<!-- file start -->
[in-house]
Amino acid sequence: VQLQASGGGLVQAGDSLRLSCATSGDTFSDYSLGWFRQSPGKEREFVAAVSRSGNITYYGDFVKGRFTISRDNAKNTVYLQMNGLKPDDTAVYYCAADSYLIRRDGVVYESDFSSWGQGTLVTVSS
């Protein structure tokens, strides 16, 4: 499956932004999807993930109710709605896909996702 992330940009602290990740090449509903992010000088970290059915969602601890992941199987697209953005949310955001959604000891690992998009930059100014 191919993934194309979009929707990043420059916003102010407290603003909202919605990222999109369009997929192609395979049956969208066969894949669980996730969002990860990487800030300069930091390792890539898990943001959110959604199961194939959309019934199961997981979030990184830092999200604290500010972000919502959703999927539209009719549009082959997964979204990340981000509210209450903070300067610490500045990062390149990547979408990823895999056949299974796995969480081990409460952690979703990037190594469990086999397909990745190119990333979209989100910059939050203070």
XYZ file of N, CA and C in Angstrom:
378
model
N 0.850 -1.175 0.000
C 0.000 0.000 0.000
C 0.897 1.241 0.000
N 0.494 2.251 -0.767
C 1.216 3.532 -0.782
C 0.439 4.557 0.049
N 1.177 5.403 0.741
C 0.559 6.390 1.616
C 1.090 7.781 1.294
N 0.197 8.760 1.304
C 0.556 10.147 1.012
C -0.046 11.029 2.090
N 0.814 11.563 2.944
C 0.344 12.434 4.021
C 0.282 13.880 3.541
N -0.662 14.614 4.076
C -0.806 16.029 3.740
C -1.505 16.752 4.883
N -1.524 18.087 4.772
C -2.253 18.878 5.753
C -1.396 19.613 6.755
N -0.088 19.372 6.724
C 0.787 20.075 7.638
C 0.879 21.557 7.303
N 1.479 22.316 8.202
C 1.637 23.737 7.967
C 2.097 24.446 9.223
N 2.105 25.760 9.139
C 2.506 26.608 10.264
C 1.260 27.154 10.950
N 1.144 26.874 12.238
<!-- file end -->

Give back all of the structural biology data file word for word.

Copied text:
[in-house]
Amino acid sequence: VQLQASGGGLVQAGDSLRLSCATSGDTFSDYSLGWFRQSPGKEREFVAAVSRSGNITYYGDFVKGRFTISRDNAKNTVYLQMNGLKPDDTAVYYCAADSYLIRRDGVVYESDFSSWGQGTLVTVSS
């Protein structure tokens, strides 16, 4: 499956932004999807993930109710709605896909996702 992330940009602290990740090449509903992010000088970290059915969602601890992941199987697209953005949310955001959604000891690992998009930059100014 191919993934194309979009929707990043420059916003102010407290603003909202919605990222999109369009997929192609395979049956969208066969894949669980996730969002990860990487800030300069930091390792890539898990943001959110959604199961194939959309019934199961997981979030990184830092999200604290500010972000919502959703999927539209009719549009082959997964979204990340981000509210209450903070300067610490500045990062390149990547979408990823895999056949299974796995969480081990409460952690979703990037190594469990086999397909990745190119990333979209989100910059939050203070």
XYZ file of N, CA and C in Angstrom:
378
model
N 0.850 -1.175 0.000
C 0.000 0.000 0.000
C 0.897 1.241 0.000
N 0.494 2.251 -0.767
C 1.216 3.532 -0.782
C 0.439 4.557 0.049
N 1.177 5.403 0.741
C 0.559 6.390 1.616
C 1.090 7.781 1.294
N 0.197 8.760 1.304
C 0.556 10.147 1.012
C -0.046 11.029 2.090
N 0.814 11.563 2.944
C 0.344 12.434 4.021
C 0.282 13.880 3.541
N -0.662 14.614 4.076
C -0.806 16.029 3.740
C -1.505 16.752 4.883
N -1.524 18.087 4.772
C -2.253 18.878 5.753
C -1.396 19.613 6.755
N -0.088 19.372 6.724
C 0.787 20.075 7.638
C 0.879 21.557 7.303
N 1.479 22.316 8.202
C 1.637 23.737 7.967
C 2.097 24.446 9.223
N 2.105 25.760 9.139
C 2.506 26.608 10.264
C 1.260 27.154 10.950
N 1.144 26.874 12.238